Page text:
Cardiovascular Chief Publishes Heart Attack Study
Mauro Moscucci, M.D., M.B.A., professor and senior vice chair of the Department of Medicine and chief of the Cardiovascular Division, published an article on the treatment of patients with myocardial infarction in the November 8 issue of the Archives of Internal Medicine.
The study, conducted with colleagues from the University of Michigan, examines trends in door-to-balloon (DTB) time and mortality in myocardial infarction patients undergoing percutaneous coronary intervention. A door-to-balloon time (defined as the interval between the patient’s arrival in the emergency room and the insertion of a balloon to open a blocked coronary artery) of less than 90 minutes had been previously associated with improved survival. But the study found that, while there has been a dramatic reduction in median DTB time below the 90-minute gold standard and increased compliance with the related national guidelines, in-hospital mortality was unchanged over the study period.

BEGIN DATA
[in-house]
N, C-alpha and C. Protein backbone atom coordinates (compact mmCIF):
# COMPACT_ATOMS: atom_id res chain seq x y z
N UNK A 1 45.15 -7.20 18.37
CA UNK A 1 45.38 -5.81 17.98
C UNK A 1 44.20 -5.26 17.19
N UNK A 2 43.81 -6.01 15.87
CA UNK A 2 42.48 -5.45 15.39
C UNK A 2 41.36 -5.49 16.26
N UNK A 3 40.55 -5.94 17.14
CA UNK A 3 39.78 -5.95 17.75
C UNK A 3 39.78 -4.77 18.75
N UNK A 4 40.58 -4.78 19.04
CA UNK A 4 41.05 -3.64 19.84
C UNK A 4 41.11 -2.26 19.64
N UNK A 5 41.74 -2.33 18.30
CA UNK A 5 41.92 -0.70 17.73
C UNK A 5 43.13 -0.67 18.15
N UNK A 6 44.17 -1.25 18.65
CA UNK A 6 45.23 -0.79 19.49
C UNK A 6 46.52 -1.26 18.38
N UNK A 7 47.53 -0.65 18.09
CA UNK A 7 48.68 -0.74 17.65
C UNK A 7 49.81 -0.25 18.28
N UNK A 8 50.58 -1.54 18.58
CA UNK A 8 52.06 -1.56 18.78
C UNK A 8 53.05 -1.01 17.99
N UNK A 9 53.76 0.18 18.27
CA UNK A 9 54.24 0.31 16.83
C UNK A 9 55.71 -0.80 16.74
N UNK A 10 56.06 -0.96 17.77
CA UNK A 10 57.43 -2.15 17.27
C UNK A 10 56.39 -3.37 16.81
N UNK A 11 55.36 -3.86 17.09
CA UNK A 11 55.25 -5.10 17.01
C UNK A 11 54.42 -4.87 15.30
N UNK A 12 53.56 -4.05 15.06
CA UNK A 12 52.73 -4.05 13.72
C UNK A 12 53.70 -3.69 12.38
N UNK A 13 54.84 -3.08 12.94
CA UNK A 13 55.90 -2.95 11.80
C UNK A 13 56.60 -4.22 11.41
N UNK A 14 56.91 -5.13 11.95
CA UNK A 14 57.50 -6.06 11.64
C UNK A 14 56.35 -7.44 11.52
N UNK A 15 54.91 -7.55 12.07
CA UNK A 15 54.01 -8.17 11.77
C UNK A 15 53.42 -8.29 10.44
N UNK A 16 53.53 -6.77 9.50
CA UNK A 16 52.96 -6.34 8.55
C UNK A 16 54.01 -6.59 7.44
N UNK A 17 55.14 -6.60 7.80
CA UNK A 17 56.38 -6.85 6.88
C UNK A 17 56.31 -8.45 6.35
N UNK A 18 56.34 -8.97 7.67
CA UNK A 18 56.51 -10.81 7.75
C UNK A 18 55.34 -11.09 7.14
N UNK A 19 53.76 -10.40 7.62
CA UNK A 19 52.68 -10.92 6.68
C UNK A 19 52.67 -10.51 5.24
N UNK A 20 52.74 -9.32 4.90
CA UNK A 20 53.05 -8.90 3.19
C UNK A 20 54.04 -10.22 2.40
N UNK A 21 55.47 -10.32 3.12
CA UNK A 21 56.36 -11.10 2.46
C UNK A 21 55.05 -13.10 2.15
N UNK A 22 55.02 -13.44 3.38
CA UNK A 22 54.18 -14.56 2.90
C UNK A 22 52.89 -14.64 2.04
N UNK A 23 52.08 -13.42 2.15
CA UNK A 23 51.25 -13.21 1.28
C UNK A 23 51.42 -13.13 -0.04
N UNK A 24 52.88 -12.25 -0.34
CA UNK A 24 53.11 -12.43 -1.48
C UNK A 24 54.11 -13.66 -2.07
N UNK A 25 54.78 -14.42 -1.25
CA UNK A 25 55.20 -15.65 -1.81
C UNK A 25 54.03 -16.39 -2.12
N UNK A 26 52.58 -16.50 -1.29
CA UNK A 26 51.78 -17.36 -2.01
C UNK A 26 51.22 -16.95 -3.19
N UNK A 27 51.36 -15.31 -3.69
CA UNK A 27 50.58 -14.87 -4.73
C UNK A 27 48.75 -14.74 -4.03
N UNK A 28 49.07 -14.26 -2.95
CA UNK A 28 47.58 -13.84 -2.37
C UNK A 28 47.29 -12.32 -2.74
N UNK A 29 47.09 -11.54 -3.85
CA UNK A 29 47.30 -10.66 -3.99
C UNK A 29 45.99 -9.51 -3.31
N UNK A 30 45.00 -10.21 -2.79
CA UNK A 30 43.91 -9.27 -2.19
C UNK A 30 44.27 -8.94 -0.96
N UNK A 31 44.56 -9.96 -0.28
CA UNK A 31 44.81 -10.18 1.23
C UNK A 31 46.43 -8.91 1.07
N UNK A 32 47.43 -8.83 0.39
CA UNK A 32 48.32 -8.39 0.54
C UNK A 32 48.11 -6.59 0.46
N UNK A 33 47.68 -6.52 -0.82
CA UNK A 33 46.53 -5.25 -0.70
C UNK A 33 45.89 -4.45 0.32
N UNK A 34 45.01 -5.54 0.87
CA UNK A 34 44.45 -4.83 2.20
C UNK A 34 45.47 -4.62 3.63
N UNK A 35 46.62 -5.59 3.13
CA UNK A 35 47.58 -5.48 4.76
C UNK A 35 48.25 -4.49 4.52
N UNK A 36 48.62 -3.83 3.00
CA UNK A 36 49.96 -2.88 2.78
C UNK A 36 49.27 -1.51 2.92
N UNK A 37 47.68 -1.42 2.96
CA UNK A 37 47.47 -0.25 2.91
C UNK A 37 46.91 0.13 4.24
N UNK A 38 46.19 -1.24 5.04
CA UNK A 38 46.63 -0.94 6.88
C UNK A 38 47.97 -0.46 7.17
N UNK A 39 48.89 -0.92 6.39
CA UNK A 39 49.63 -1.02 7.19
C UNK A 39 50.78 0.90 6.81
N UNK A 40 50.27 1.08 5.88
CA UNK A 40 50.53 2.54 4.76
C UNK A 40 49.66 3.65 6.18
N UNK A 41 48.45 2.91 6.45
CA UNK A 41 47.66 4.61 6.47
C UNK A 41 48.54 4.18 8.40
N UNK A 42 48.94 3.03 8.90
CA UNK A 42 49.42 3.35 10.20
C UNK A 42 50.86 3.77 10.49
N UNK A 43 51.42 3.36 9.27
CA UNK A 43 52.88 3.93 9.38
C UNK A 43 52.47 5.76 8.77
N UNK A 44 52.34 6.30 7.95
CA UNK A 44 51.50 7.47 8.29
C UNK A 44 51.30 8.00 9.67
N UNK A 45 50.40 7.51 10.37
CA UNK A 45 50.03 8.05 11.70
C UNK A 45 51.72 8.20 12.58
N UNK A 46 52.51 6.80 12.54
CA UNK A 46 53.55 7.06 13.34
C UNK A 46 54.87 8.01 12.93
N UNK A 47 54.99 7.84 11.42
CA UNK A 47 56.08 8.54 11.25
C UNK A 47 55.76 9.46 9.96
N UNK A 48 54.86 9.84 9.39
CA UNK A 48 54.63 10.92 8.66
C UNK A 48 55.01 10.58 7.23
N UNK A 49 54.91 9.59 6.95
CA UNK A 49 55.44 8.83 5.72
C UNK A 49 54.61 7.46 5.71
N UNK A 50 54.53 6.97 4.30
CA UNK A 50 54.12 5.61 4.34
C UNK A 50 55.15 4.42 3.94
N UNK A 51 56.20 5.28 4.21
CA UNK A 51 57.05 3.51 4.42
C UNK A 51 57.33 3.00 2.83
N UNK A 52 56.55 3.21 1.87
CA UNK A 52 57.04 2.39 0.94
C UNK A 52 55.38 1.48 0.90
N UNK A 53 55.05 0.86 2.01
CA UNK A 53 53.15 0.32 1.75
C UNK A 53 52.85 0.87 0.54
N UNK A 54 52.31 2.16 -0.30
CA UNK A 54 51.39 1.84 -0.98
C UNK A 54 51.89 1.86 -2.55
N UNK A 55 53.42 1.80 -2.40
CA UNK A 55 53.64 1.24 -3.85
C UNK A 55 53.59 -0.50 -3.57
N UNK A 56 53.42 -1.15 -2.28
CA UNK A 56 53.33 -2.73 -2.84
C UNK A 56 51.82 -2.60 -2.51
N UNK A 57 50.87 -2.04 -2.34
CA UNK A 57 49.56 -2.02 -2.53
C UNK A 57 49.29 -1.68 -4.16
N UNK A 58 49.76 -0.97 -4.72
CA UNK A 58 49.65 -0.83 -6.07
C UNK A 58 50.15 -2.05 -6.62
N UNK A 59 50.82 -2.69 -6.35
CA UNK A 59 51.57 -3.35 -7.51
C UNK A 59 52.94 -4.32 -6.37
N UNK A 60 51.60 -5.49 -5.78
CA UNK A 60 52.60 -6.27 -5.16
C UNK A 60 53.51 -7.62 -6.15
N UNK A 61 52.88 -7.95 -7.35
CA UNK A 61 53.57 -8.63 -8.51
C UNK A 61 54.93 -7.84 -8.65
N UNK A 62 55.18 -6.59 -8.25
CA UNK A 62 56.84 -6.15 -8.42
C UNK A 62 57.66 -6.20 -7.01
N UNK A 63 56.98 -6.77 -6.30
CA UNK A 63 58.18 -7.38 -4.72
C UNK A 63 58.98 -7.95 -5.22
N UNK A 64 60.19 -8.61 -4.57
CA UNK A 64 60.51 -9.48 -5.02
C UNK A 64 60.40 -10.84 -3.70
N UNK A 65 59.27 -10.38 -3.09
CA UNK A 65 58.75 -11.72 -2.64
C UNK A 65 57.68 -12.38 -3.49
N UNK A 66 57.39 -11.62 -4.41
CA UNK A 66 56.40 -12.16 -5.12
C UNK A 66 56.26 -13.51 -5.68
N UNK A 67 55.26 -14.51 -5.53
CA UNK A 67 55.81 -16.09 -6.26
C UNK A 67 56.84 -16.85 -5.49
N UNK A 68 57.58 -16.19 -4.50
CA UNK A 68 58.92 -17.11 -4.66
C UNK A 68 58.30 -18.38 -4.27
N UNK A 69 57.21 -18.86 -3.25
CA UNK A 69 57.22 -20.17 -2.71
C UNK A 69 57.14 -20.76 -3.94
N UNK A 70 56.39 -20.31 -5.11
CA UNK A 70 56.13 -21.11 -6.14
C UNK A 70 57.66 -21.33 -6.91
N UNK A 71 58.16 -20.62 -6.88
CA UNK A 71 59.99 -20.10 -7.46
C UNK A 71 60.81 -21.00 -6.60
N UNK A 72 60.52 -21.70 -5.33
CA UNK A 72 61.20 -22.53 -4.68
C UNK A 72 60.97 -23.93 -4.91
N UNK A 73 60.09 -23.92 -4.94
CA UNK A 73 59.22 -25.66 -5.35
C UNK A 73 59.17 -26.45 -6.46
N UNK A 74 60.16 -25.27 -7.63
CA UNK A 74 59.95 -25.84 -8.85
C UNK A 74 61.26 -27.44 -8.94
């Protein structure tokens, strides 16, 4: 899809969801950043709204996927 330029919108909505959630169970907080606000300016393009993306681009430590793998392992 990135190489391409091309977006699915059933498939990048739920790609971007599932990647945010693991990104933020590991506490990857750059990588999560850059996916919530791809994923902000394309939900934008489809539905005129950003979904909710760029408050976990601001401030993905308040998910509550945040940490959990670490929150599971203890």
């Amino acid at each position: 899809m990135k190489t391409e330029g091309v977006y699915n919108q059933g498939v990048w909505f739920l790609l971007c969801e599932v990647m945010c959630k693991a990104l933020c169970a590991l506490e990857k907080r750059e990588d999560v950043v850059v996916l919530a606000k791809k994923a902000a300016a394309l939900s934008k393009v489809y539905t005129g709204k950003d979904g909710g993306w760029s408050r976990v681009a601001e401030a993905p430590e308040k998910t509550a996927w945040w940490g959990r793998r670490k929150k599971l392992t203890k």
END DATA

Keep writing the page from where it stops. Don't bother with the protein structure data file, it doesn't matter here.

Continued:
These results suggest that a successful implementation of efforts to reduce DTB time has not resulted in the expected survival benefit. According to Dr. Moscucci, it remains to be seen whether further reducing DTB to less than 60 minutes, coupled with a campaign to educate patients with chest pain to seek medical attention without delay, will eventually result in improved survival for patients with myocardial infarction. To read the full text of the article, visit the Archives of Internal Medicine.